Interlocking Bricks, Disconnected by Catherine Chiarella Domonkos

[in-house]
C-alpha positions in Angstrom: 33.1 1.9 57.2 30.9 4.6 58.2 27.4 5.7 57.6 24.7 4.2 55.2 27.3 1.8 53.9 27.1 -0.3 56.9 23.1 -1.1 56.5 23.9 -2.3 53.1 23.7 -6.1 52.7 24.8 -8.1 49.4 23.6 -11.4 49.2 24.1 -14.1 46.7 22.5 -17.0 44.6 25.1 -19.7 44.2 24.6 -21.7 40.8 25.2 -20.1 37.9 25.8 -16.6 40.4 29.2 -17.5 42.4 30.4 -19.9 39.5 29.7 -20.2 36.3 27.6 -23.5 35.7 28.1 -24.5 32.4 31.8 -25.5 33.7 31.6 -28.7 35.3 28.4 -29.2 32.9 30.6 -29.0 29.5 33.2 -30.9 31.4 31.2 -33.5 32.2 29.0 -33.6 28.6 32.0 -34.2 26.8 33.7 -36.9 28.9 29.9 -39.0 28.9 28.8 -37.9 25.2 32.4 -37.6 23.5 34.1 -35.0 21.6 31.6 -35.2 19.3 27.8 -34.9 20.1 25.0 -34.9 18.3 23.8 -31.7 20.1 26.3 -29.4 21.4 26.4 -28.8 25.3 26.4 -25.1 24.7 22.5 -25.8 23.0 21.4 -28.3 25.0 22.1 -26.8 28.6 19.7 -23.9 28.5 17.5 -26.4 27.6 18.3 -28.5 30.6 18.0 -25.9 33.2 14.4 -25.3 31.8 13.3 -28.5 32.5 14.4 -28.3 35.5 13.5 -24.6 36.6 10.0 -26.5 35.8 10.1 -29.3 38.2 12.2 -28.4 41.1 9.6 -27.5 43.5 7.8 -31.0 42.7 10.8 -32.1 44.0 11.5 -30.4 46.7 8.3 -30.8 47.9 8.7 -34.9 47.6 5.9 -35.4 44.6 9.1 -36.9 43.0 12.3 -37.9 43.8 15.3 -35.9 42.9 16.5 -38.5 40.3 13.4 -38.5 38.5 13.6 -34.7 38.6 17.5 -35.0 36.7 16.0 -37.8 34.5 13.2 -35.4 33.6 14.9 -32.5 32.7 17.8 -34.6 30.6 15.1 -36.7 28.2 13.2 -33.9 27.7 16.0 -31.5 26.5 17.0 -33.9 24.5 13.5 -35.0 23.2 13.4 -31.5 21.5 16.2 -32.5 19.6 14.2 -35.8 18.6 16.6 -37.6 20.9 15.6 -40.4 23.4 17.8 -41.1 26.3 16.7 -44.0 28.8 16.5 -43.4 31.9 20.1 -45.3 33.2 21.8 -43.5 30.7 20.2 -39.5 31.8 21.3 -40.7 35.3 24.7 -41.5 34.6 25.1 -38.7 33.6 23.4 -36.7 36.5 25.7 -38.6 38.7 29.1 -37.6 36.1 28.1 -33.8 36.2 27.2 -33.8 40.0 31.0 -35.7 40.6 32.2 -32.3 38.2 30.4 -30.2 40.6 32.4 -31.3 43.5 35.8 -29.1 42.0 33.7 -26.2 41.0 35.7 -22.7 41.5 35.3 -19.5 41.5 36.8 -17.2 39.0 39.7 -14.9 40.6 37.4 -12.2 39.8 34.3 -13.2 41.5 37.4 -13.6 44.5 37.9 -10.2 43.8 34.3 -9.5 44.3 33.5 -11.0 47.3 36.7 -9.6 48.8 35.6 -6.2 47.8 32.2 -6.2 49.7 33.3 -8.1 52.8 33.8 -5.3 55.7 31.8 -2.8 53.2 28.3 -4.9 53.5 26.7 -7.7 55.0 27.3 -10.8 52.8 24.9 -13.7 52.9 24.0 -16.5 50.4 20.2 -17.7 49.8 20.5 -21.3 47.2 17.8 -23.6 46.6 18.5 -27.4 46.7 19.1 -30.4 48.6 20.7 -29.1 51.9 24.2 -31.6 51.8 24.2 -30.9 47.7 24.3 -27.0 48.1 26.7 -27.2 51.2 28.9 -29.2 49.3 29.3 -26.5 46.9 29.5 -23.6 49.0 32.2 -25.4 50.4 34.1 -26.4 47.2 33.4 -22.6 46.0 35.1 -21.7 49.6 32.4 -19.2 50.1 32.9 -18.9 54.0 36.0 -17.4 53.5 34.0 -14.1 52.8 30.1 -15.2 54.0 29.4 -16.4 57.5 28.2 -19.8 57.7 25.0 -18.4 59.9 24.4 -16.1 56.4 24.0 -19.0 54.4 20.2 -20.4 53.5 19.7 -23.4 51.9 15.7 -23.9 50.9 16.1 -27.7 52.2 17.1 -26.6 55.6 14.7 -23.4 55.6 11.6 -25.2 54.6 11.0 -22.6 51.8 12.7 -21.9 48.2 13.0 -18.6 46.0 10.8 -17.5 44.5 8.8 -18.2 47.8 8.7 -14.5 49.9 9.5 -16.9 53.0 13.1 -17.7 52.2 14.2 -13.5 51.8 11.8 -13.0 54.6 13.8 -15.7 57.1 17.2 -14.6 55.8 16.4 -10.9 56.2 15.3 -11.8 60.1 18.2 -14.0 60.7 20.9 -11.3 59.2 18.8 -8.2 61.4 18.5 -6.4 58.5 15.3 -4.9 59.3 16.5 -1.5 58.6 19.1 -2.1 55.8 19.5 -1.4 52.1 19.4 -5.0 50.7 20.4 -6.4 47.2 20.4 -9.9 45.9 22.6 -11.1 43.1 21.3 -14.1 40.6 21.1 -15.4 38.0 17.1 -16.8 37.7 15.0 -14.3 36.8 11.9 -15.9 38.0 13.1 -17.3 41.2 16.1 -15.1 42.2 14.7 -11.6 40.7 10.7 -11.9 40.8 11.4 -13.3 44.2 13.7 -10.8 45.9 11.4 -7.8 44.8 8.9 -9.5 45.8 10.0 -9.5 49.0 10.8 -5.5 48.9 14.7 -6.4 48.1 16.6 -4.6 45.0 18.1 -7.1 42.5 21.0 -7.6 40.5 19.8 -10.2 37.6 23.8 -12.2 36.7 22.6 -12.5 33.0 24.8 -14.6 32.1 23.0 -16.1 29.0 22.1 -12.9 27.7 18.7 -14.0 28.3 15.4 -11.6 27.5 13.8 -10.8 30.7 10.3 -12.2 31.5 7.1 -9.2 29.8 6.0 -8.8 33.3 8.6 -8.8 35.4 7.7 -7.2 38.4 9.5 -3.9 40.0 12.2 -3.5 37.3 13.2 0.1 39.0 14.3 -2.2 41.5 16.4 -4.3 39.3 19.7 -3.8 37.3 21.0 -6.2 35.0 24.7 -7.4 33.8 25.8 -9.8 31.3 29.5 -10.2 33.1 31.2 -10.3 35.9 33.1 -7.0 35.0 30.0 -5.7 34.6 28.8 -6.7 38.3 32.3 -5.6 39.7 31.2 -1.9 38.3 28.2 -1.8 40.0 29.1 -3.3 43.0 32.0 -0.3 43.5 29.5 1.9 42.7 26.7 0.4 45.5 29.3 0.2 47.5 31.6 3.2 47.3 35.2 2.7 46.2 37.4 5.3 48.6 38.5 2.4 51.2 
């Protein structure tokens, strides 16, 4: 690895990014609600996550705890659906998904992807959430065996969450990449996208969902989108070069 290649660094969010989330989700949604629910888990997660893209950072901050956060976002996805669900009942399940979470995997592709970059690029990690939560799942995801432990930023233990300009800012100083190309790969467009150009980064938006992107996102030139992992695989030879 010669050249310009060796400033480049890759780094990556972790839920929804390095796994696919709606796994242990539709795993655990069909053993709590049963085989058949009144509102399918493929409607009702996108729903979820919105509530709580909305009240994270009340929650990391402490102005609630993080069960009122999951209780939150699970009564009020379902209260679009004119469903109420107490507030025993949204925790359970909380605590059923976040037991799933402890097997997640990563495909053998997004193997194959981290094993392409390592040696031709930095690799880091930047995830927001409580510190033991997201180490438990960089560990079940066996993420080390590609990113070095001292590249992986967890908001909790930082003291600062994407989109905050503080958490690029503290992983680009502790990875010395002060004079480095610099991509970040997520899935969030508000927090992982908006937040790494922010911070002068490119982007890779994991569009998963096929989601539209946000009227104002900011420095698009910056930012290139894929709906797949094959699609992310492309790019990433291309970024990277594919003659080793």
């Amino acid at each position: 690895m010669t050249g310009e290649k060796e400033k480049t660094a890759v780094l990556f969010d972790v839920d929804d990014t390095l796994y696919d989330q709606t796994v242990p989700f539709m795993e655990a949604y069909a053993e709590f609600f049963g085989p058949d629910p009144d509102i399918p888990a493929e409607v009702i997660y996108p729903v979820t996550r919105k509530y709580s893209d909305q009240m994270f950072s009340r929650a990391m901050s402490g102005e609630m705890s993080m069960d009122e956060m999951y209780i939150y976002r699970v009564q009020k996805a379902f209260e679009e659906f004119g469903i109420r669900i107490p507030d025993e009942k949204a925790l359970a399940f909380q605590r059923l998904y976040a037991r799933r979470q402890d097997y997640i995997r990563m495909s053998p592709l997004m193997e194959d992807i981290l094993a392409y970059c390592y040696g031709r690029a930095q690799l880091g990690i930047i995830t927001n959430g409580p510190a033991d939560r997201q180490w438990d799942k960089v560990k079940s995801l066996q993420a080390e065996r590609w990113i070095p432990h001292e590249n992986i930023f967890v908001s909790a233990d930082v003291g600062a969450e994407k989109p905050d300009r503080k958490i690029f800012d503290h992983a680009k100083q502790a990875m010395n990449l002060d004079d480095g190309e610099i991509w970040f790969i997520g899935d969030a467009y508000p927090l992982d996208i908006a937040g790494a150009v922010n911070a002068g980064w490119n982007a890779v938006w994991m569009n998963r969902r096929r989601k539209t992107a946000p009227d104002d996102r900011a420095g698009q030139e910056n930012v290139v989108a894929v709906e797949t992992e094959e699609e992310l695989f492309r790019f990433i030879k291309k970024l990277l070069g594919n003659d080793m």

There you are in the corner under the window behind the shelf crammed with board games: Monopoly, checkers, Settlers of Catan. Most of the black checkers are missing and I never understood Catan; Joey explained it to me each time. There you are, his square green Lego, swaddled within a tuft of carpet fuzzing, my hair and his. You that tortured my arch when I stepped on you and I cursed every blessed thing that came to mind. Now I tuck you with reverence into the pocket of my jogging shorts. I tap you to be sure you’re with me as I run across Bleecker Street, pass the ice cream shop where I’d stop with him for chocolate chocolate chip cones on Fridays, marveling at the sticky brown river pooling in his left dimple – never the right – and it was all I could do not to bend down to lick it clean. I laugh out loud. I cradle you in my palm as I swing onto the footpath along the Hudson, sweep into the Pier 40 fields where he played Little League, shortstop or second because he was so quick, ears popped out at right angles from under a blue cap and he danced a little samba of sorts while waiting for the next batter. When I stop at the rusty water fountain, Coach Santana asks how Joey’s settling into college in Boston. He’s just fine, I say. I hold you tight, pretend the tears on my cheeks are the work of a wayward fountain. You press against my palm. Tonight I toy with placing you in my jewelry box for safekeeping, instead tuck you back in the family room.